FPNs have been handed out to people in relation to an array of allegations, many of them precisely the kind of things BBW is concerned about – non-crimes and trivial allegations like littering and so forth. People often feel that they have to take them, because they can avoid getting a criminal record if they do so, but run the risk of such a record (and heftier punishments) down the line if they don't. Rightly, the Metropolitan Police have now abandoned these "time-wasting" fines (their words) for many offences – but even if other police forces follow their example (and many have not and show no signs of doing so), many people will have been wrongly disadvantaged by them in the intervening period.

Have you have received an FPN, and have you have been mistreated by the justice system as a result?

By Alex Deane

Look what I found at the bus stop

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Cracked CD …a CD containing the scans of 112 patient records taken from the Intensive Care Unit of New Cross Hospital’s Heart and Lung Unit in Wolverhampton.

No, seriously.

The press release from the Information Commissioner's Office is perhaps even more damning:

Investigations by the Trust and the ICO were unable to ascertain exactly why or how the CD was ever made, although it was established that there were areas of weakness in the Trust’s data protection procedures. This included a lack of timeliness in recalling patients’ charts that had been released to consultants.

We are almost getting tired of saying this (and dealt with it in more detail in our report Broken Records available here), but it really is about time that hospitals started treating our personal medical records with the appropriate care.

By Dylan Sharpe

Big Brother Watch reports to become Government policy?

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Postcard (half) Of course, since our creation around 12 months ago we have campaigned for the scrapping of ID cards and ContactPoint (two pledges that the Government has so far honoured); and we are but one organisation in a field of several fine campaigning groups who are having real influence on Coalition policy.

But, of the five major reports we have produced to date, at least three have been specifically aimed at protecting yourselves and your homes from council officers and government inspectors.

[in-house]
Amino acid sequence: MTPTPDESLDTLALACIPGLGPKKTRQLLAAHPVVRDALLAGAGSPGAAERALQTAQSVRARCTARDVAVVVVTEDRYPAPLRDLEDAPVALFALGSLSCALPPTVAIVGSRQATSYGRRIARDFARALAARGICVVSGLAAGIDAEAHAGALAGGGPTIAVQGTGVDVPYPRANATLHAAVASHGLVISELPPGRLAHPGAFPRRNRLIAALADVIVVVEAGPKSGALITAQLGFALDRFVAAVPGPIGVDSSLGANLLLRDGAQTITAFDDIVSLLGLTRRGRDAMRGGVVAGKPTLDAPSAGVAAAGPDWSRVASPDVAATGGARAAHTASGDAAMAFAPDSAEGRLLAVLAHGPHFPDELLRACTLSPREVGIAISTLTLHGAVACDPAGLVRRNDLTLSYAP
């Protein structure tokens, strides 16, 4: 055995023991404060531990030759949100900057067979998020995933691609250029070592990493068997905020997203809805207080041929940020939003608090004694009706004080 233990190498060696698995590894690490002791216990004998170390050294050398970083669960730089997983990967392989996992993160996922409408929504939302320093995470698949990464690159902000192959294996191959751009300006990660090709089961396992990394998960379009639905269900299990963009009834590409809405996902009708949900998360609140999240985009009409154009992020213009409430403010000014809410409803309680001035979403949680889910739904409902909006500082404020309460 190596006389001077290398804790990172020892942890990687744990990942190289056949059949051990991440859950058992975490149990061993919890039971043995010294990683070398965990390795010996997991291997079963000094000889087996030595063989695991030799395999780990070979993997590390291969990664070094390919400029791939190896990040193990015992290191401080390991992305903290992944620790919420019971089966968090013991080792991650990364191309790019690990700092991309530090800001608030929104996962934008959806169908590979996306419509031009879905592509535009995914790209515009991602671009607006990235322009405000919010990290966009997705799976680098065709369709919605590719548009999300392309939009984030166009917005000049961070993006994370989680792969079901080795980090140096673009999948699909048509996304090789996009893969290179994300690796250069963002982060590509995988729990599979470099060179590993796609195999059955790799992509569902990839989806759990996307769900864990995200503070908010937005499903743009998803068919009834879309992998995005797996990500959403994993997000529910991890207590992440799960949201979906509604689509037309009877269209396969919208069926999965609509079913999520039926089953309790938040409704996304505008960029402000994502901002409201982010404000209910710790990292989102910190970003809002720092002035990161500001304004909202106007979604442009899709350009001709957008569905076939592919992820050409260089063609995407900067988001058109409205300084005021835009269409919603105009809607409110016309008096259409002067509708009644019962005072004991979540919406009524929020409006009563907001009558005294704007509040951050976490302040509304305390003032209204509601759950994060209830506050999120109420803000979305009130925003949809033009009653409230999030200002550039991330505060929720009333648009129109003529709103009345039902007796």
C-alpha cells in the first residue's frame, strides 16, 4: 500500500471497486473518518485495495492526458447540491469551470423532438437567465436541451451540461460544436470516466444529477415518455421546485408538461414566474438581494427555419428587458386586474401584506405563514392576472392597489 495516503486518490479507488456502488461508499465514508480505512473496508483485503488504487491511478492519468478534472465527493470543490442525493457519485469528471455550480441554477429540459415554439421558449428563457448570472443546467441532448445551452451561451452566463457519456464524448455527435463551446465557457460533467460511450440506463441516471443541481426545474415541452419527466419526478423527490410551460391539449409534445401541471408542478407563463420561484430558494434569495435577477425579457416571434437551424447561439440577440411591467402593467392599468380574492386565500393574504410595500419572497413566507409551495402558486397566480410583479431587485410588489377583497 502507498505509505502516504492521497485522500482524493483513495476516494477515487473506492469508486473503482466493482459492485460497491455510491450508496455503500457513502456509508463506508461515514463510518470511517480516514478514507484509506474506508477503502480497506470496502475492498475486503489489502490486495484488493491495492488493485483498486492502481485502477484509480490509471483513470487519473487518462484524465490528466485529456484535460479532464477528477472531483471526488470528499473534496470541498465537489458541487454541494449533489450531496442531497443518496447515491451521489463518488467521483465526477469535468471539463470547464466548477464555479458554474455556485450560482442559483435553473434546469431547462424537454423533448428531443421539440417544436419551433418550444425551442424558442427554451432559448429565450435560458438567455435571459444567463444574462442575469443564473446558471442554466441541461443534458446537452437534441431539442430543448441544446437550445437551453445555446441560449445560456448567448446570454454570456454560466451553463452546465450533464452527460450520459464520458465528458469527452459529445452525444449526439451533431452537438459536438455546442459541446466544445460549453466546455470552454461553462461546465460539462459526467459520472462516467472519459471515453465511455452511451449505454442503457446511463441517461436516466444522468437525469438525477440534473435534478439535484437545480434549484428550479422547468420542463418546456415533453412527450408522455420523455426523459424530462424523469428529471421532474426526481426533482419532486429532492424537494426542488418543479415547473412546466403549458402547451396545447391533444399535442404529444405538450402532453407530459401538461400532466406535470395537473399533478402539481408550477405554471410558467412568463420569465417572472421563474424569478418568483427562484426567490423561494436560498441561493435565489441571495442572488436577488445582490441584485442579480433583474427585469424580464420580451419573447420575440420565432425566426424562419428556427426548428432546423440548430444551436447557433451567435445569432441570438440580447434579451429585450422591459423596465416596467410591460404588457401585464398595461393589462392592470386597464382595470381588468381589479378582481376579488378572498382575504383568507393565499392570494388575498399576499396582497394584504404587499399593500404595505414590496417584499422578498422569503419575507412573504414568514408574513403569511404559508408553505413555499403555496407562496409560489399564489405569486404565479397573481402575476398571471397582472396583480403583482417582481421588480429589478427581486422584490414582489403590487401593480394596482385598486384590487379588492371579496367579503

In focussing on the dizzying number of powers of entry provided to town hall bureaucrats (our Barging In report is available here), the proliferation of microchips being placed in our rubbish bins (our Lifting the Lid report is available here) and the gross exploitation of the Regulation of Investigatory Powers Act (The Grim RIPA report is available here) – we were hoping to push those in power into making the right decision and scale back (and in, some cases, remove) the enormous ease that the state had to snoop, stalk and intrude on our privacy.

So, the article entitled 'Tories call time on town hall snoops' which appeared in the Sunday Times yesterday, comes as an enormous vindication of our hard work and your support:

(you will forgive me for printing a substantial section of the article as it is currently hidden behind a paywall)

Town Hall snoopers who use anti-terrorist legislation to spy on law-abiding local residents are to have their surveillance powers removed in a rollingback of the Big Brother state. Eric Pickles, secretary of state for communities and local government, has accused the previous Labour government of creating "a modern day Stasi" and said he was putting an end to the abuse of civil liberties by officials.

The minister also plans to stop council officials using spy satellite images to monitor home improvements when assessing properties for council tax. He also intends to curb the powers of council tax valuers to enter people's homes.

A "Freedom Bill" being drafted by civil servants will also prevent local government snoopers from going through bins to check whether households have disposed of their rubbish properly.

Ministers are also considering stopping councils from using microchips on bins to monitor the amount of rubbish people throw away.

"It used to be the case that an Englishman's home was his castle – but no longer. Our new coalition will stand up for the privacy and liberty of lawabiding citizens. We are calling time on this modern-day Stasi."

Under the reform proposals, councils will be banned from using the Ripa surveillance powers except to tackle serious criminal offences that would lead to a custodial sentence, if the person was convicted. The coalition government will also require a magistrate to authorise use of the act to provide another check on abuse.

The Labour government created more than 500 new powers allowing officials, including bailiffs, to enter people's homes. Pickles is planning to scrap a law introduced by Labour that allows bailiffs to force entry into houses to collect civil debts.

One government source said: "A series of policy measures are under active consideration. Big Brother snoopers will be curtailed."

Big Brother Watch exists to expose the worst excesses of our surveillance state and through media, on-the-ground and online campaigning; lobby and, where necessary, shame decision-makers into rolling-back the intrusive powers they would otherwise cling to.

Of course, we are not planning the victory parade yet, and will have to wait and see how this promised "Freedom Bill" arrives, but the early announcements are very promising and we want to thank you for all your support in helping us to bring these issues to the fore.